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With the Public Health Emergency Ending in May, What's Next for Telehealth?

On May 11, 2023, the federal public health emergency (PHE) will come to an end. While COVID-19 is still a public health priority, the U.S. is in a much better spot with COVID-19 cases today than we were three years ago. A recent Department of Health and Human Services (HHS) report shows that daily reported COVID-19 cases, deaths, and hospitalizations are all down by at least 80%. These numbers indicate a need to scale back some aspects of the U.S. response to the PHE. With this reduction will come some changes to reimbursement, insurance coverage, and the overall impact of telehealth. Ryan Kelly, Executive Director for the Mississippi Rural Health Association, recently went on AFMC TV to discuss the state of telehealth and how providers can continue to utilize telehealth after the PHE ends in May.

Ryan is also on the Advisory Board for the South-Central Telehealth Resource Center, part of the National Telehealth Resource Center. These resource centers are all across the country in different divisions divided across different states. The resource centers focus on growing and expanding telehealth education to assist in understanding these states' policies and providing some examples of what telehealth can do. They are the cutting edge of telehealth research and innovation.

The PHE provided opportunities for telehealth providers to adopt telemedicine. Many had not previously done so before the pandemic due to low reimbursements. With the PHE ending in May, the future of telehealth may look a little different. “With the PHE ending, everyone’s afraid telehealth is going to go away, and I remind them that telehealth had existed well before the pandemic,” Ryan says. What will be changing will be the widespread utilization of telehealth services. During the pandemic, telehealth utilization increased dramatically. “The Centers for Medicare & Medicaid Services (CMS) had a near 300 times increase in telehealth utilization,” Ryan said. “We knew that after the pandemic, these numbers would decrease, and it did. 300 times is not a sustainable number, but we’re still at 38 times the utilization of telehealth than we were pre-pandemic.”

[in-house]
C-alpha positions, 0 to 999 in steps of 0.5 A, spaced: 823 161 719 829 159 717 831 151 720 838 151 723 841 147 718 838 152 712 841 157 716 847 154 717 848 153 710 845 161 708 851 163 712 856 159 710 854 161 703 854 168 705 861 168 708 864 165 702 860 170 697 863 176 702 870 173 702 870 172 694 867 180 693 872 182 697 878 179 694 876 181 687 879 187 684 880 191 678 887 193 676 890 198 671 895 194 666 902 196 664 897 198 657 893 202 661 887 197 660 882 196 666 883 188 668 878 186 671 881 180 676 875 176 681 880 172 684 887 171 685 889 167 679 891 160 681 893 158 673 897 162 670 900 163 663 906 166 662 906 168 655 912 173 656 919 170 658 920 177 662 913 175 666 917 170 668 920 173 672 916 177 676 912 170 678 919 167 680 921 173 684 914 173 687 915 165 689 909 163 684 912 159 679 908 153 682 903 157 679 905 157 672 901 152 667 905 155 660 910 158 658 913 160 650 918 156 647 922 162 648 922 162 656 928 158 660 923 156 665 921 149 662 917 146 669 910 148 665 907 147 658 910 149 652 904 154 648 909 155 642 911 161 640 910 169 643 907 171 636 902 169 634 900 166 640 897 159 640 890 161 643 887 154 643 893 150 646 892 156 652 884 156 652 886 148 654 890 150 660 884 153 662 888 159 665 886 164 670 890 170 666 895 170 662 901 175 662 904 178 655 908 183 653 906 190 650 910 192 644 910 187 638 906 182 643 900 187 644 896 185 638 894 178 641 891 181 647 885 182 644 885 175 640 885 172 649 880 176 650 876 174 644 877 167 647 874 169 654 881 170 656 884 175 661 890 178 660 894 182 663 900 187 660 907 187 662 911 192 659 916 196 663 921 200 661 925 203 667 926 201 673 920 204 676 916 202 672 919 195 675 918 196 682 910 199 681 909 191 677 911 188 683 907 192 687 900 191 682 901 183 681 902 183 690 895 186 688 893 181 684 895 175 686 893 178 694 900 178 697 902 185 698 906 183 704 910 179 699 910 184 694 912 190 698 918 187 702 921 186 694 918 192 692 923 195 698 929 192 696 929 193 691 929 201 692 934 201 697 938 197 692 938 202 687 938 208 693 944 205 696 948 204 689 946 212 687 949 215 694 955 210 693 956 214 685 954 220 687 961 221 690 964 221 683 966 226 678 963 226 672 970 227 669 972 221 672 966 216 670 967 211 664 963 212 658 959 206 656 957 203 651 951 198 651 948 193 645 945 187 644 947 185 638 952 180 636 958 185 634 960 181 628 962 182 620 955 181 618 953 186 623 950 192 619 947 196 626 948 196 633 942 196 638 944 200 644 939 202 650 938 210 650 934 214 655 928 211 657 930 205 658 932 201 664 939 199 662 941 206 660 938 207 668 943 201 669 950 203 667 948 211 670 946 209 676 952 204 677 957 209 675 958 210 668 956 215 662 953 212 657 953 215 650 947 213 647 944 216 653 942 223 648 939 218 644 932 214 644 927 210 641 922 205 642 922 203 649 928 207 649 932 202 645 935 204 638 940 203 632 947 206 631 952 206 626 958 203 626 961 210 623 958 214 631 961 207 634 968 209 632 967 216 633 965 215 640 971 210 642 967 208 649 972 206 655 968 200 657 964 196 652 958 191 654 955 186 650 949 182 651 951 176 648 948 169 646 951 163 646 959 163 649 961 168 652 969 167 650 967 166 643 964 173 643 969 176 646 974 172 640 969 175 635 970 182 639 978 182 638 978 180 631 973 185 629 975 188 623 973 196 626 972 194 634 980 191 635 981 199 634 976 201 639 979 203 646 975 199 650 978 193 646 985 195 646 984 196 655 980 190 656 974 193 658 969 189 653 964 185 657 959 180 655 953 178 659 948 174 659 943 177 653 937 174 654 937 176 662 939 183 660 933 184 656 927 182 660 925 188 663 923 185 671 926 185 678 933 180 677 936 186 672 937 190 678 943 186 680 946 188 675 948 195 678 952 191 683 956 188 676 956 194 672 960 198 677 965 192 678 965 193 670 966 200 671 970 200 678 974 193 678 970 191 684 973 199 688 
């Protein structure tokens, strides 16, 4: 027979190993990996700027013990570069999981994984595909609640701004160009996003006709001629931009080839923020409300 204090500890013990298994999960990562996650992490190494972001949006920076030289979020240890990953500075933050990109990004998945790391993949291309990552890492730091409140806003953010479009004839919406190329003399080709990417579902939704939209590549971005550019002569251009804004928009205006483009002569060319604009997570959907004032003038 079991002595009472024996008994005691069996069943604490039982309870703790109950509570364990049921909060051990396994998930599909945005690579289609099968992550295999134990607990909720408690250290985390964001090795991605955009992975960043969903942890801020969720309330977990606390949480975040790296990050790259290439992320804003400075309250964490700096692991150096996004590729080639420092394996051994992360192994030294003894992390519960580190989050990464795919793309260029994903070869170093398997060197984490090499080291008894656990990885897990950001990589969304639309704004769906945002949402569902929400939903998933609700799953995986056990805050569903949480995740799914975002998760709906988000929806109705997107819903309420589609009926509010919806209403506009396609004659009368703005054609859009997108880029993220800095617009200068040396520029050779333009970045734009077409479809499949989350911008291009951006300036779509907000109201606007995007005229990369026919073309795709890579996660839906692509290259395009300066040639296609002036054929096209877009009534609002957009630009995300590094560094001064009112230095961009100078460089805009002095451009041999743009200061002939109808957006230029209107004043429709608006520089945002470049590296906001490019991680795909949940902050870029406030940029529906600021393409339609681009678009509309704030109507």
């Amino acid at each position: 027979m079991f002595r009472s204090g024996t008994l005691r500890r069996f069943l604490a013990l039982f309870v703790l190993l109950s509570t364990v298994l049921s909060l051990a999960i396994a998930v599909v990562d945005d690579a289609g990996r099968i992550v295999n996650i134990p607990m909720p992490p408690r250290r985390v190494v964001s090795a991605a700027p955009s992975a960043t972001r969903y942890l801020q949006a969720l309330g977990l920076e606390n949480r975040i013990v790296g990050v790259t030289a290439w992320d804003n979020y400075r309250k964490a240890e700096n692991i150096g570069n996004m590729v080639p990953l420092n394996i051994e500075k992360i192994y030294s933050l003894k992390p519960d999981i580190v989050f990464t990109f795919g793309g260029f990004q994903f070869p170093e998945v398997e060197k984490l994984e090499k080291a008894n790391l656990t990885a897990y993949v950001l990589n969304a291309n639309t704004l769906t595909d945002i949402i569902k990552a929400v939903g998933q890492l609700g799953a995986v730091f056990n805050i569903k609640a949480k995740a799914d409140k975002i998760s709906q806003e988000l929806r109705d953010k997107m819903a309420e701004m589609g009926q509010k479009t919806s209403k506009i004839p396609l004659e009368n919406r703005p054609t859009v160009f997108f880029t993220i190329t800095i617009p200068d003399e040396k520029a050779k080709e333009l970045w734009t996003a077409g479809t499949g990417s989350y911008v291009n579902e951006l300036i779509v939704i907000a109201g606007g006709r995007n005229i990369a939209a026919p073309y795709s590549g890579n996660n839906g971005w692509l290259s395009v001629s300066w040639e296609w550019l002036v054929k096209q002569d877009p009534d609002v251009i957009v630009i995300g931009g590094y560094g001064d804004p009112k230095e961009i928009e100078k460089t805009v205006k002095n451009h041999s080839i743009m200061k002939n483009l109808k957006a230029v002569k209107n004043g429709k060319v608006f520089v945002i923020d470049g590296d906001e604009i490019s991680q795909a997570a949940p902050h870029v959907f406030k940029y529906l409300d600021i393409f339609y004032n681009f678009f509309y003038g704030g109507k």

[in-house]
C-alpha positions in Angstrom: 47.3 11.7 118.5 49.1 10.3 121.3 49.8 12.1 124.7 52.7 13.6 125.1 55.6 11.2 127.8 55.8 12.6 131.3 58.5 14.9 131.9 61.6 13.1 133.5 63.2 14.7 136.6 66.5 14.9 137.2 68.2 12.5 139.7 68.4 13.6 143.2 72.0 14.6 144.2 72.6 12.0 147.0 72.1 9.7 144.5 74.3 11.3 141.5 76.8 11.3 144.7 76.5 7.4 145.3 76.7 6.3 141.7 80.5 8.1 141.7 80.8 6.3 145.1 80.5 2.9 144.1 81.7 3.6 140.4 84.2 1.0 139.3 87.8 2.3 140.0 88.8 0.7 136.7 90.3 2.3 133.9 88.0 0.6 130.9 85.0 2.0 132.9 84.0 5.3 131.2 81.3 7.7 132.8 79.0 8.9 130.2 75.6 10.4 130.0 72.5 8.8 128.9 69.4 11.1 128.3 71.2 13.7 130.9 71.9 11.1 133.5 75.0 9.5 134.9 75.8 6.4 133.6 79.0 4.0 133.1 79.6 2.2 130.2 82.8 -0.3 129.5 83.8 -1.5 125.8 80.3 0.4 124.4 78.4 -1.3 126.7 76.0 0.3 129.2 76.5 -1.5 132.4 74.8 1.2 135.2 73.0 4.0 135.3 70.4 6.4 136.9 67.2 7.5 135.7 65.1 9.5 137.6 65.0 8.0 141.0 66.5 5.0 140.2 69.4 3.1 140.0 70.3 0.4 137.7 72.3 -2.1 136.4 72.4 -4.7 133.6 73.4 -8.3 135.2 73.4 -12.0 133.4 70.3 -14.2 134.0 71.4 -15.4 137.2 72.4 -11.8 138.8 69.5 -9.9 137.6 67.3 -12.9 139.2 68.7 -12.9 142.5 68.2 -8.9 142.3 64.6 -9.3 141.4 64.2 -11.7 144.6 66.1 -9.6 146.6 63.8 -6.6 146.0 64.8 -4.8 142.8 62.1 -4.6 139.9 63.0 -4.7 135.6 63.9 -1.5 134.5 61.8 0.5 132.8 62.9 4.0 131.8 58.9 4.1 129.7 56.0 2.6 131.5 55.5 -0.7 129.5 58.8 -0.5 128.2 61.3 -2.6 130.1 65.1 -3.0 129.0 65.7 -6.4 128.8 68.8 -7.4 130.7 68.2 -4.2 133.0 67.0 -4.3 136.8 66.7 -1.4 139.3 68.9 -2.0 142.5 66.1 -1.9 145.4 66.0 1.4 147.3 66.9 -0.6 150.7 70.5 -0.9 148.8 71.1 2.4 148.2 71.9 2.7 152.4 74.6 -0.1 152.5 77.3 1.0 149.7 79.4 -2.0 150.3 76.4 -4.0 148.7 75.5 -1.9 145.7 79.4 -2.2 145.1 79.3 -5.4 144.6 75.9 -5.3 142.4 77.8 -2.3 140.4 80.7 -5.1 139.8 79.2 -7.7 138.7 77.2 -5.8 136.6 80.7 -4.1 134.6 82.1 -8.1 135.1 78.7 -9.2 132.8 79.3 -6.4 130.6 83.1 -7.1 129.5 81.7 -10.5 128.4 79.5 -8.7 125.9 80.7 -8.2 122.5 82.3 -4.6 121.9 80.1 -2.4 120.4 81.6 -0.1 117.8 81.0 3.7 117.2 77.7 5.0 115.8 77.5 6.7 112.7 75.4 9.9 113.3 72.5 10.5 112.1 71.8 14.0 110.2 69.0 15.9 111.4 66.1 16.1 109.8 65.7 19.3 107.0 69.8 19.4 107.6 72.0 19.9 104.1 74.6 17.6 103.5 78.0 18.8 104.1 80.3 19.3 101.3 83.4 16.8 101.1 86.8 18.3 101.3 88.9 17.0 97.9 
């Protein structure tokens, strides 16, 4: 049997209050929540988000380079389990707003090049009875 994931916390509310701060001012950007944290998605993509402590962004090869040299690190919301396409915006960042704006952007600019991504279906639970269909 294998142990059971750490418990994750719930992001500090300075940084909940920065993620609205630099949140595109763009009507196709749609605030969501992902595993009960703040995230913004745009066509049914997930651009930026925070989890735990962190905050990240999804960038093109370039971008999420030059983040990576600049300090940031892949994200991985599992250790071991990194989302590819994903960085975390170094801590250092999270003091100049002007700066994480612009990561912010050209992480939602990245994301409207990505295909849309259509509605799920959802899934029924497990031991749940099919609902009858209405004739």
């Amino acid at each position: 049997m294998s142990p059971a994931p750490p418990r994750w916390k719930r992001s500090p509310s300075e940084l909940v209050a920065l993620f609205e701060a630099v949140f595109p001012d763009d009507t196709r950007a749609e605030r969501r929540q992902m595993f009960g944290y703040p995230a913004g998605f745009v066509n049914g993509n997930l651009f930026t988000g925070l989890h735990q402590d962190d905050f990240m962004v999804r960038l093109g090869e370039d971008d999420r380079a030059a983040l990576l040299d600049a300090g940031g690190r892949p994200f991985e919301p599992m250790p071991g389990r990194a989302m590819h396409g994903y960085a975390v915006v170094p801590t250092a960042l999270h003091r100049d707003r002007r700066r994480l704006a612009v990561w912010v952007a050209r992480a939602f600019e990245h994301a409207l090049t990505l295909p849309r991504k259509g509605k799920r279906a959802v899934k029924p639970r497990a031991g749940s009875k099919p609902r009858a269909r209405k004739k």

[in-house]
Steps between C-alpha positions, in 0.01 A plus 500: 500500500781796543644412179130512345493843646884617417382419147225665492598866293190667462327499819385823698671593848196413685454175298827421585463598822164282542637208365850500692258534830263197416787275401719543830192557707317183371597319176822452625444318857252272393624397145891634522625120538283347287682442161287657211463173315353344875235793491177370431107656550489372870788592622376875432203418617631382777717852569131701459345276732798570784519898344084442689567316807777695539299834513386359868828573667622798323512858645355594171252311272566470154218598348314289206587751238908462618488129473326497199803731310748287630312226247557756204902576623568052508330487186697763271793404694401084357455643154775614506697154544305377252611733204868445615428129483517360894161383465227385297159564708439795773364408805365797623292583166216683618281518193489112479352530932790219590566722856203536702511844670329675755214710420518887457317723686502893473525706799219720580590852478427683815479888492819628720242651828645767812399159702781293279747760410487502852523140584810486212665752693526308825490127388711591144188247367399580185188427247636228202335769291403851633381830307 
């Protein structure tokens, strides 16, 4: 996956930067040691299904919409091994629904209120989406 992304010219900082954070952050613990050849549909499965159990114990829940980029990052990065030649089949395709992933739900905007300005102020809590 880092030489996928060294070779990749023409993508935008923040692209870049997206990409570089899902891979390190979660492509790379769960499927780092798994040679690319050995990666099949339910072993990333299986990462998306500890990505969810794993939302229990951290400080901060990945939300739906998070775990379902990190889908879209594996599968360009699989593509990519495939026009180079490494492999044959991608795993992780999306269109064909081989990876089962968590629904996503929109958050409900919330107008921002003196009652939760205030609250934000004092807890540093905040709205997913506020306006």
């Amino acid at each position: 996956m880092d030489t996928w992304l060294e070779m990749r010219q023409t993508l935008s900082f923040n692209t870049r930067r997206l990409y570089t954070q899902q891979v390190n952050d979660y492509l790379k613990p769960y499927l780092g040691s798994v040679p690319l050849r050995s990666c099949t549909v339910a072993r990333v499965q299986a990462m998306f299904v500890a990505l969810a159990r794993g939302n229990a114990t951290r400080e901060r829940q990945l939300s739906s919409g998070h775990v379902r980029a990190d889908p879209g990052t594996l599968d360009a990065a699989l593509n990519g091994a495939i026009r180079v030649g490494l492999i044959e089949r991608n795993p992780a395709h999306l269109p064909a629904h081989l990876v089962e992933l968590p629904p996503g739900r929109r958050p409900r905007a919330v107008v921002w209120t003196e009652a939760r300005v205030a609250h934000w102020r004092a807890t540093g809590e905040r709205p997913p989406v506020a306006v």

Common Telehealth Changes
With the PHE ending, most states in the Southeast, particularly those contiguous to Arkansas, have extended provisions for telehealth that they initiated during the pandemic:

  • Provider extensions have decreased. During the pandemic, some states used emergency authority to waive certain aspects of their state licensing requirements, allowing for providers to deliver telehealth services in states where the provider is not licensed. With the PHE ending, these provisions are likely no longer needed.
  • Audio-only telehealth is not as widely accepted. During the pandemic, many payors extended coverage of audio-only telehealth services due to the PHE. For example, some insurers allowed audio-only office visits (codes 99201–99215) for Medicaid and commercial insurance customers. Reimbursement provisions are changing for these major payors. UnitedHealthcare (UHC), one of the nation’s largest health insurers, now only reimburses audio-only telehealth services for codes listed in Appendix T of the 2023 CPT manual, which does not include the codes for audio-only office visits.